technology are the drivers of the U.S. economy. If we fail to improve
science education, the country simply will not have the skilled work force,
or the scientific breakthroughs, it will need in the years ahead, according
to Lane.

"Without a science-literate population, the outlook for a better world is
not promising," says former astronaut George D. Nelson, director of the
American Association for the Advancement of Science's Project 2061, which
is trying to address the issue.

That is not to say all kids need to grow up to be scientists. We also need
artists, politicians, ministers, teachers, and all the other disciplines
that make our culture work.

But science plays a critical role because what we learn today largely
determines what we will become tomorrow. And the workplace of tomorrow will
be far more complex than it is today, demanding workers with technical
skills who can compete in the rapidly changing global economy.

The Reasons Why

It seems a bit ironic that a nation that has led the way so much of the
time toward higher levels of scientific and technological achievement
should find itself threatened by science illiteracy. How did it come to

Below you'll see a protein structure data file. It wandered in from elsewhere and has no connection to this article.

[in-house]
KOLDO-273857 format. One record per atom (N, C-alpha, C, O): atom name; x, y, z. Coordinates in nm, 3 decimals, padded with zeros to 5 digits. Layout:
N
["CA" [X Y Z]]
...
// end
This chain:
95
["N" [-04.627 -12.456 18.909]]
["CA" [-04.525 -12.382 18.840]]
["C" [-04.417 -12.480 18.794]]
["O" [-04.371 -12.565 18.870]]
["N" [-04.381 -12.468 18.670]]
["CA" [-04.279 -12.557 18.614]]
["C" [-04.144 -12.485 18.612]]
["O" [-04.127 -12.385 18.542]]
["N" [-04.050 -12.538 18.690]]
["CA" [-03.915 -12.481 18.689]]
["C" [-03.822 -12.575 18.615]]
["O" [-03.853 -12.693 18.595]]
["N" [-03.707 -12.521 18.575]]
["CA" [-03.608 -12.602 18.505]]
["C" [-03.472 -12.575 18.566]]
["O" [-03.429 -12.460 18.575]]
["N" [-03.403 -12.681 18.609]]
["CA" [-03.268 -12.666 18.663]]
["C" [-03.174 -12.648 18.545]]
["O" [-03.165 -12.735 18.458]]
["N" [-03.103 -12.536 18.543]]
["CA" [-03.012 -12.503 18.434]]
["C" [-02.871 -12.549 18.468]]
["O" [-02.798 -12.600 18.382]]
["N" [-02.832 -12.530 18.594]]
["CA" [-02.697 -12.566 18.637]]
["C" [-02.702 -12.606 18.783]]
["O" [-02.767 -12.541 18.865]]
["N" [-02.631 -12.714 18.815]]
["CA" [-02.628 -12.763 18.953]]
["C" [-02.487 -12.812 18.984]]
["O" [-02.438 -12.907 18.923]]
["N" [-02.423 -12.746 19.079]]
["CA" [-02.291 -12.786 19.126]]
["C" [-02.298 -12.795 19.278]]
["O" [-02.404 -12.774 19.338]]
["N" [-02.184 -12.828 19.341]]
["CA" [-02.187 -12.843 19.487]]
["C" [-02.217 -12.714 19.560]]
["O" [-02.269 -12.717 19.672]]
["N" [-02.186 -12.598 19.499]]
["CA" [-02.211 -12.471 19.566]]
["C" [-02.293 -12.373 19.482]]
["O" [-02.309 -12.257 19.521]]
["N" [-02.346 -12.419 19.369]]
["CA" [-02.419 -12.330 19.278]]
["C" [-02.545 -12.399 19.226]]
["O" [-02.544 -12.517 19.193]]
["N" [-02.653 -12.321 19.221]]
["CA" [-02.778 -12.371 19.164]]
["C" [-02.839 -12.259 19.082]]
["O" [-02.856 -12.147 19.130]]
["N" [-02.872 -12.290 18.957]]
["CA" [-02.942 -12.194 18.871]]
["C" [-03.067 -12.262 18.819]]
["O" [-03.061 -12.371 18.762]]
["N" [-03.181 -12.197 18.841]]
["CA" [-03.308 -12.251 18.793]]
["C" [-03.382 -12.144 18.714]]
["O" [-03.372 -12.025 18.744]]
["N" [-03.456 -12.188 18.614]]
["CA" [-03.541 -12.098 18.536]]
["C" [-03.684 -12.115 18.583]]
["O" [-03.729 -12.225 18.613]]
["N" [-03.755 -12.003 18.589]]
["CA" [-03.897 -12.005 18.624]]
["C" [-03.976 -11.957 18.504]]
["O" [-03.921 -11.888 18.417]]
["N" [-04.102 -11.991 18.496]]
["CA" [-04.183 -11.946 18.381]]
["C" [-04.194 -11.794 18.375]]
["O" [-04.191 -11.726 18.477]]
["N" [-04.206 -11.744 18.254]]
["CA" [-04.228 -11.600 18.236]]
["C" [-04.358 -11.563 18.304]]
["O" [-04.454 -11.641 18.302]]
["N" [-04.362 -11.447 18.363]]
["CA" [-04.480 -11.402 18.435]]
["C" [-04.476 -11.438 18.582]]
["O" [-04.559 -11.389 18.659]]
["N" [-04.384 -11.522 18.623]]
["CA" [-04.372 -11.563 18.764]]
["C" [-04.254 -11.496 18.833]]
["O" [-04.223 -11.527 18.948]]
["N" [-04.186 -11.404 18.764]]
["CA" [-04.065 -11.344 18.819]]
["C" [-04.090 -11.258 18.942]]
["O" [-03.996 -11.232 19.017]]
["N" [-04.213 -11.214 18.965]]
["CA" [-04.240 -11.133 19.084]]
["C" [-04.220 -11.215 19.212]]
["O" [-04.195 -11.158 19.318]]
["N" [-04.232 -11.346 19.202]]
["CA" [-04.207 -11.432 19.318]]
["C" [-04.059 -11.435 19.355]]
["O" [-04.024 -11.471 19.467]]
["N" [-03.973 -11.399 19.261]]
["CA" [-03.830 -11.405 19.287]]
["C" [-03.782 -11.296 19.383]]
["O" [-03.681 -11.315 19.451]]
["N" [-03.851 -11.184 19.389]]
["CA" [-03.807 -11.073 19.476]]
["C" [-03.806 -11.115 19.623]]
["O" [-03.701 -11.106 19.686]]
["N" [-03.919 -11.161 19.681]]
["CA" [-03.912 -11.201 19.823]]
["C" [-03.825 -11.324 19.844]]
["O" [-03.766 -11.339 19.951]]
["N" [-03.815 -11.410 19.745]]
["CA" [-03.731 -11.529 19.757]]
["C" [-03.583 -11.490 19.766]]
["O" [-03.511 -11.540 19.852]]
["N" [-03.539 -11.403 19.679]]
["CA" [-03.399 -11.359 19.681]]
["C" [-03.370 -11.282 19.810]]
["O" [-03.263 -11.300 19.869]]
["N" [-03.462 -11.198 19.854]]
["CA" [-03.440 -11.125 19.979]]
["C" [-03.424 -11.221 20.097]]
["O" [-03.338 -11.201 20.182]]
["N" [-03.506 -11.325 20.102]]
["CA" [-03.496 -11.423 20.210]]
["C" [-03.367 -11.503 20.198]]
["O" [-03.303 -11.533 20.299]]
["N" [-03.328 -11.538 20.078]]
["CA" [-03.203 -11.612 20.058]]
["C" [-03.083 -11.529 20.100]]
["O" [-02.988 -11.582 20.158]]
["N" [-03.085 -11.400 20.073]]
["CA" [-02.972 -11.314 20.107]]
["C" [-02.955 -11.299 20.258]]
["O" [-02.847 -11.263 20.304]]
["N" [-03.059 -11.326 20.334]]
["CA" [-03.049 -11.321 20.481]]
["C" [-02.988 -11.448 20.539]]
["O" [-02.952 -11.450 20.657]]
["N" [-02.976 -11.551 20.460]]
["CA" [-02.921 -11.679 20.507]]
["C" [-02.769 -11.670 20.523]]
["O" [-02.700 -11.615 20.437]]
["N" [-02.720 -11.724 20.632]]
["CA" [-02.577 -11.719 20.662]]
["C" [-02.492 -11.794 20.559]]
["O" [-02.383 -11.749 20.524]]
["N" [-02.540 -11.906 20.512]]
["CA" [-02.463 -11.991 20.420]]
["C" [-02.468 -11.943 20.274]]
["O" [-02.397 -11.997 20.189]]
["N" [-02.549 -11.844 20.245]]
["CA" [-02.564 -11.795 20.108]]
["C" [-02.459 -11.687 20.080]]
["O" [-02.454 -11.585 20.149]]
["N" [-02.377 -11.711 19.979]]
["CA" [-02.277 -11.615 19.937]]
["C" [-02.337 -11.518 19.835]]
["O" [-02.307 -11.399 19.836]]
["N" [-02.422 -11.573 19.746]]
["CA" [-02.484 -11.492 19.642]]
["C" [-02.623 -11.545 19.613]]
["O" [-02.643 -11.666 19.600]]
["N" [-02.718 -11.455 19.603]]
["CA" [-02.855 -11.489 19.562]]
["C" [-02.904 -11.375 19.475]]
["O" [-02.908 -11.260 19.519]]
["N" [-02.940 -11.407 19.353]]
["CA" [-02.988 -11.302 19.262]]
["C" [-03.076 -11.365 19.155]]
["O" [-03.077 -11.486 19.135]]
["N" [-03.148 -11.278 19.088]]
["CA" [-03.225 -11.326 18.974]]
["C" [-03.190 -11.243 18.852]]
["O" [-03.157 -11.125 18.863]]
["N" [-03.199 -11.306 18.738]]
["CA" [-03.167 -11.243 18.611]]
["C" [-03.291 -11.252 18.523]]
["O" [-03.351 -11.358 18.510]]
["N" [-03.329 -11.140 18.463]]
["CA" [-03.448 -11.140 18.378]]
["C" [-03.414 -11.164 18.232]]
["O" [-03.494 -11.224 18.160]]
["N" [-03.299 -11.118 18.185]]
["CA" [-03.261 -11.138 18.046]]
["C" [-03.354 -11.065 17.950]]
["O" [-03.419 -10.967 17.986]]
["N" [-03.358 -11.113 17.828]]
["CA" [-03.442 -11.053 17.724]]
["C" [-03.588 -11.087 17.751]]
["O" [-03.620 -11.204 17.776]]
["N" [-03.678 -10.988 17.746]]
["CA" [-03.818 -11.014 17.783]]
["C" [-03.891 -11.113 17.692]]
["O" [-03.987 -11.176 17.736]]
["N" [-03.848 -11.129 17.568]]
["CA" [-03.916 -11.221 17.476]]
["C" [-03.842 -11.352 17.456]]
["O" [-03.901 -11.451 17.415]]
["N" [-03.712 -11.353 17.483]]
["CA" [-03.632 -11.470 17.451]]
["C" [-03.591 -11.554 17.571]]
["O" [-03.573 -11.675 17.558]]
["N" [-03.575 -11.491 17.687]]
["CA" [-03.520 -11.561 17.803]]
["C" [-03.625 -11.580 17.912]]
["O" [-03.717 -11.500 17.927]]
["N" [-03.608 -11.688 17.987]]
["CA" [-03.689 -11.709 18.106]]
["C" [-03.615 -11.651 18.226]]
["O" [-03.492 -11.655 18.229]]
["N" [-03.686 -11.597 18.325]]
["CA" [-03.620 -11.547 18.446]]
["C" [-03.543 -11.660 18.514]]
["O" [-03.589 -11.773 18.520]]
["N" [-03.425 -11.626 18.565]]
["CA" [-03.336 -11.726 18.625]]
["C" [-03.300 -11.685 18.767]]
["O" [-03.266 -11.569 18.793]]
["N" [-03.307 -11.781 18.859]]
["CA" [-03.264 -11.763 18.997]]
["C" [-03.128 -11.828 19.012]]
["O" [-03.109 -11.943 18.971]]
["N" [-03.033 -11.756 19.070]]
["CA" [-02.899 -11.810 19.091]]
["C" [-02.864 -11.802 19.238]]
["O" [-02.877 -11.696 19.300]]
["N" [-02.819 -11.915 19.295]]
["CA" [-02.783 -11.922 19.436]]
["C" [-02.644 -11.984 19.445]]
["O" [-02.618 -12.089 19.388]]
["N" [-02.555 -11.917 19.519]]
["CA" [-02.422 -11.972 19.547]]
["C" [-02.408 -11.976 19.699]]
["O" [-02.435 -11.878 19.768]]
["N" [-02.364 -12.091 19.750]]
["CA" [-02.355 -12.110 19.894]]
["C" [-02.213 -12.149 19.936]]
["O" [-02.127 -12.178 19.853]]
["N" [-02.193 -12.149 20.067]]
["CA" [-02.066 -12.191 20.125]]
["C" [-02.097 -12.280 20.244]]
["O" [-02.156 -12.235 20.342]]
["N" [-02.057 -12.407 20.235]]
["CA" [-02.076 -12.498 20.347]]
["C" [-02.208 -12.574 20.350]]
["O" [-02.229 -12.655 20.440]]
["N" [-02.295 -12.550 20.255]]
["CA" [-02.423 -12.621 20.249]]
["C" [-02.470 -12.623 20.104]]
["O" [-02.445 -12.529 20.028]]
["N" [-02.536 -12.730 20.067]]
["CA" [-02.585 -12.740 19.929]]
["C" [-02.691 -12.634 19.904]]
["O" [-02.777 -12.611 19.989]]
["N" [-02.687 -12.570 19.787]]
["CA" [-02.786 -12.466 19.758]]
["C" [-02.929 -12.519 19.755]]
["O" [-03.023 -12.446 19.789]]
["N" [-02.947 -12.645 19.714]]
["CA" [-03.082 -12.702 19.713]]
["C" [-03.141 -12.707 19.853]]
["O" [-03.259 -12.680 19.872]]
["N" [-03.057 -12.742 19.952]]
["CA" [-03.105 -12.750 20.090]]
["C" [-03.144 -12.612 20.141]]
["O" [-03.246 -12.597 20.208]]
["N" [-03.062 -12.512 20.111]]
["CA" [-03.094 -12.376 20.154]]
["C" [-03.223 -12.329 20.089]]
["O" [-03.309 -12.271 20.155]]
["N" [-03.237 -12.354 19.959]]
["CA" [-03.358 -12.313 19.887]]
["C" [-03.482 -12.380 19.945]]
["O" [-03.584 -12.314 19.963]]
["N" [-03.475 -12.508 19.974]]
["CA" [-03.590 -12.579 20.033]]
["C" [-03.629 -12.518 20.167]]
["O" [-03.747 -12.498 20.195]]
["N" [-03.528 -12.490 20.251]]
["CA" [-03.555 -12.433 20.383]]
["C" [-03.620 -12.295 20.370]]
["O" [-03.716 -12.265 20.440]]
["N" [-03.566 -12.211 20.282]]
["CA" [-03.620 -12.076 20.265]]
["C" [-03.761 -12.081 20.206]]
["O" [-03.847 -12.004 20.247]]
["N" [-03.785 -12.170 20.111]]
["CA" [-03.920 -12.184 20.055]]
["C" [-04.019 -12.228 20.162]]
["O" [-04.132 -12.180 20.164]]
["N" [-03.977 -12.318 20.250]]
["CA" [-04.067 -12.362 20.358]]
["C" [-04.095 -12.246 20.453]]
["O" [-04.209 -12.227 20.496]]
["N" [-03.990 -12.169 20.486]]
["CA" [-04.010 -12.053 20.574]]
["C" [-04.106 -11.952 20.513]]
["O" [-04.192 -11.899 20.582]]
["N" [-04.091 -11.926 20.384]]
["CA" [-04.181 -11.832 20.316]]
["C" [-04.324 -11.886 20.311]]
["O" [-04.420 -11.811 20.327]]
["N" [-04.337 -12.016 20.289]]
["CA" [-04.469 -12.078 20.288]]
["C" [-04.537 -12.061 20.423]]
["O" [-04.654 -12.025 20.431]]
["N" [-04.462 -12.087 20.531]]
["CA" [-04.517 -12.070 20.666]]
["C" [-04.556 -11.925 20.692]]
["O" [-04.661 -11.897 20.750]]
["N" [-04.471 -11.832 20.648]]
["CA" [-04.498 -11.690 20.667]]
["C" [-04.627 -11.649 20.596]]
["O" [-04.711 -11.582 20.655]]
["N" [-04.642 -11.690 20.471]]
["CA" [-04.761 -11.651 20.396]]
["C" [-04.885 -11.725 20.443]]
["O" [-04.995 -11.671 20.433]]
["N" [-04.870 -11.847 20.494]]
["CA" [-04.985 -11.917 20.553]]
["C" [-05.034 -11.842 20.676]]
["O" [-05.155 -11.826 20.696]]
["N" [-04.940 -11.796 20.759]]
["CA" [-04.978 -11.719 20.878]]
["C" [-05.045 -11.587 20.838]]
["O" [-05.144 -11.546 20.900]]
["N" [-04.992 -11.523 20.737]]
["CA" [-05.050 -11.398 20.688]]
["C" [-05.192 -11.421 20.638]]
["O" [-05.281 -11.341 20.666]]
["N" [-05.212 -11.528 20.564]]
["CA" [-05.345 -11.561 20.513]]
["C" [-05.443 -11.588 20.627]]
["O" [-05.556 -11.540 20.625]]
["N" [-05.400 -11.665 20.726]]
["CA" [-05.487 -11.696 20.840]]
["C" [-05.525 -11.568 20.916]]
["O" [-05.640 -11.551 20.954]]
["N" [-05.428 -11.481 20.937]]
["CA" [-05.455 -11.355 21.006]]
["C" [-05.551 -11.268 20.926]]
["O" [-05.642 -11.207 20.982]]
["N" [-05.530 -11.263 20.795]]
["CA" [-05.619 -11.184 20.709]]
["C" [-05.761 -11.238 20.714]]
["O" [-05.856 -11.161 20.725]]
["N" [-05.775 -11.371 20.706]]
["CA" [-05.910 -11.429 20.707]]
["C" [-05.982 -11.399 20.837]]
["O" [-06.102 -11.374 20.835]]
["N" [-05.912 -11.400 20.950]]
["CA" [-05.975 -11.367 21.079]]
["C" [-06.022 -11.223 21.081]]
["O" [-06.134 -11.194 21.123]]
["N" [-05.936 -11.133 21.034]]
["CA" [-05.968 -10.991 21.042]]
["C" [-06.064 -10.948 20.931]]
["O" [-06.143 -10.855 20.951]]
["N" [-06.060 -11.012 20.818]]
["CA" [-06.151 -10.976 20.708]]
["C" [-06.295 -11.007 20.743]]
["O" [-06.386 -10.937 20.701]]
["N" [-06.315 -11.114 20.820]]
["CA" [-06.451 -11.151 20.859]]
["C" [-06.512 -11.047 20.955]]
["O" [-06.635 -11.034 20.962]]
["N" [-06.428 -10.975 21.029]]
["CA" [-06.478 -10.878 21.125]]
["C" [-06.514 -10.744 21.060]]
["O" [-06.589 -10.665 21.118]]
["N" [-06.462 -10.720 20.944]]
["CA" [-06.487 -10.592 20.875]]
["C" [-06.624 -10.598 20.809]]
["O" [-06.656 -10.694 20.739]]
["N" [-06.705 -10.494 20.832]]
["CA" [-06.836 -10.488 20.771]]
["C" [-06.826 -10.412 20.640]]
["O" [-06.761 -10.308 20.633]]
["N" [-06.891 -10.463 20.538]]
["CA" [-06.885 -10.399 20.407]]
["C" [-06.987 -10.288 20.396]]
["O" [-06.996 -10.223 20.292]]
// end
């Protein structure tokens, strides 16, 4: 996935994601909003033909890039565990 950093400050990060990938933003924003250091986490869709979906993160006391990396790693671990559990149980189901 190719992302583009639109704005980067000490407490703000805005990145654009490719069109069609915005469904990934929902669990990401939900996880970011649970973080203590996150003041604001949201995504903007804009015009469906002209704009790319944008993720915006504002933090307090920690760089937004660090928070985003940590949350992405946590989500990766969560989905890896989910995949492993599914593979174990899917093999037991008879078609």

A growing number of educators are reaching similar conclusions.

We have tried to teach science with the "once over lightly" technique. Give
the kids a smattering of science, but don't ask them to dig too deeply, and
heavens forbid that they should become so enamored with any one field that
they turn into nerds.

A top educator once told me that all kids begin their education as
scientists - curious, investigative, eager to learn. And then somewhere
along the way, we beat it out of them.

We do that partly by boring them to death. Instead of learning how to do
science, our kids learn about science, trying to memorize the words and the
theorems and the concepts instead of understanding the science behind them.

And we try to paint with such a broad brush, making sure that everybody
knows a little science, that few students learn very much.